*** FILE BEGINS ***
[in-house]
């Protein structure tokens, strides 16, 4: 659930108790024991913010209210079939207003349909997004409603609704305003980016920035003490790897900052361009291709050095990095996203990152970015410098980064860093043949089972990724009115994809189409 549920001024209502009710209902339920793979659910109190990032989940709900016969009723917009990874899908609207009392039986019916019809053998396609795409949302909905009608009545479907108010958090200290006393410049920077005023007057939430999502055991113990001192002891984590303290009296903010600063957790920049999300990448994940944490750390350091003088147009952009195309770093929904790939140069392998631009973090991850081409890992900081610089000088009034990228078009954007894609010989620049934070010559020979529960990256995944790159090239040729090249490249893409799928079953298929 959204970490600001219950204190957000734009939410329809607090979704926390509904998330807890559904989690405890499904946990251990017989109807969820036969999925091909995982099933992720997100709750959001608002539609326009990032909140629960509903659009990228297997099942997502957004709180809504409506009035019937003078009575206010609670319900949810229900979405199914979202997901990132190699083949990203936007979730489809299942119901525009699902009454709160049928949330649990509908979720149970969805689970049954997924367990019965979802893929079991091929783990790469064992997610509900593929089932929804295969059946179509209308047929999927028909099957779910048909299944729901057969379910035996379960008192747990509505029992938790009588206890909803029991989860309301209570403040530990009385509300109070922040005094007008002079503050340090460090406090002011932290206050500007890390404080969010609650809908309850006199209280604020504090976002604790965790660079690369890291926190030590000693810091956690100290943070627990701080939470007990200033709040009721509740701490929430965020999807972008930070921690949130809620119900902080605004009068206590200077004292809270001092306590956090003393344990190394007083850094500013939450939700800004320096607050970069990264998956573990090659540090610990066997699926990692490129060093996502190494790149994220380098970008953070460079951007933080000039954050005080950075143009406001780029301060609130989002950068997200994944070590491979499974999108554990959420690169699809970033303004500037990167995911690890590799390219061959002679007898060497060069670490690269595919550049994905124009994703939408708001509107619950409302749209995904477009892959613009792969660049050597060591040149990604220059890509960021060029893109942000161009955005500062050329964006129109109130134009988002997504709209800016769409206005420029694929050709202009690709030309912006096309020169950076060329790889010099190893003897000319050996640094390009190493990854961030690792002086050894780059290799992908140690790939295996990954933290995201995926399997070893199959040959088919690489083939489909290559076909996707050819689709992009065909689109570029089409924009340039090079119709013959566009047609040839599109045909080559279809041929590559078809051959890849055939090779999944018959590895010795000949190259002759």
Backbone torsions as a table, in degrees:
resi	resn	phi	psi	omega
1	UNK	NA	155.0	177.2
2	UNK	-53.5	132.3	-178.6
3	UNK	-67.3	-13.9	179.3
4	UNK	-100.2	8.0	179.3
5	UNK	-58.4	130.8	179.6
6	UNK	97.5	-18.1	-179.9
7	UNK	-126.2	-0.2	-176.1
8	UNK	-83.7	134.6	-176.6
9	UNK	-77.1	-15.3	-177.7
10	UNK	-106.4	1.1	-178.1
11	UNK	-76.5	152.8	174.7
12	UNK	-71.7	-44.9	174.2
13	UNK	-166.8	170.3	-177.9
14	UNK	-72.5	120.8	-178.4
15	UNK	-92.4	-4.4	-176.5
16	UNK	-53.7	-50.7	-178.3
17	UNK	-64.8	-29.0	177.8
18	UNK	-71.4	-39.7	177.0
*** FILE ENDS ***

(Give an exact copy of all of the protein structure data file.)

[in-house]
């Protein structure tokens, strides 16, 4: 659930108790024991913010209210079939207003349909997004409603609704305003980016920035003490790897900052361009291709050095990095996203990152970015410098980064860093043949089972990724009115994809189409 549920001024209502009710209902339920793979659910109190990032989940709900016969009723917009990874899908609207009392039986019916019809053998396609795409949302909905009608009545479907108010958090200290006393410049920077005023007057939430999502055991113990001192002891984590303290009296903010600063957790920049999300990448994940944490750390350091003088147009952009195309770093929904790939140069392998631009973090991850081409890992900081610089000088009034990228078009954007894609010989620049934070010559020979529960990256995944790159090239040729090249490249893409799928079953298929 959204970490600001219950204190957000734009939410329809607090979704926390509904998330807890559904989690405890499904946990251990017989109807969820036969999925091909995982099933992720997100709750959001608002539609326009990032909140629960509903659009990228297997099942997502957004709180809504409506009035019937003078009575206010609670319900949810229900979405199914979202997901990132190699083949990203936007979730489809299942119901525009699902009454709160049928949330649990509908979720149970969805689970049954997924367990019965979802893929079991091929783990790469064992997610509900593929089932929804295969059946179509209308047929999927028909099957779910048909299944729901057969379910035996379960008192747990509505029992938790009588206890909803029991989860309301209570403040530990009385509300109070922040005094007008002079503050340090460090406090002011932290206050500007890390404080969010609650809908309850006199209280604020504090976002604790965790660079690369890291926190030590000693810091956690100290943070627990701080939470007990200033709040009721509740701490929430965020999807972008930070921690949130809620119900902080605004009068206590200077004292809270001092306590956090003393344990190394007083850094500013939450939700800004320096607050970069990264998956573990090659540090610990066997699926990692490129060093996502190494790149994220380098970008953070460079951007933080000039954050005080950075143009406001780029301060609130989002950068997200994944070590491979499974999108554990959420690169699809970033303004500037990167995911690890590799390219061959002679007898060497060069670490690269595919550049994905124009994703939408708001509107619950409302749209995904477009892959613009792969660049050597060591040149990604220059890509960021060029893109942000161009955005500062050329964006129109109130134009988002997504709209800016769409206005420029694929050709202009690709030309912006096309020169950076060329790889010099190893003897000319050996640094390009190493990854961030690792002086050894780059290799992908140690790939295996990954933290995201995926399997070893199959040959088919690489083939489909290559076909996707050819689709992009065909689109570029089409924009340039090079119709013959566009047609040839599109045909080559279809041929590559078809051959890849055939090779999944018959590895010795000949190259002759």
Backbone torsions as a table, in degrees:
resi	resn	phi	psi	omega
1	UNK	NA	155.0	177.2
2	UNK	-53.5	132.3	-178.6
3	UNK	-67.3	-13.9	179.3
4	UNK	-100.2	8.0	179.3
5	UNK	-58.4	130.8	179.6
6	UNK	97.5	-18.1	-179.9
7	UNK	-126.2	-0.2	-176.1
8	UNK	-83.7	134.6	-176.6
9	UNK	-77.1	-15.3	-177.7
10	UNK	-106.4	1.1	-178.1
11	UNK	-76.5	152.8	174.7
12	UNK	-71.7	-44.9	174.2
13	UNK	-166.8	170.3	-177.9
14	UNK	-72.5	120.8	-178.4
15	UNK	-92.4	-4.4	-176.5
16	UNK	-53.7	-50.7	-178.3
17	UNK	-64.8	-29.0	177.8
18	UNK	-71.4	-39.7	177.0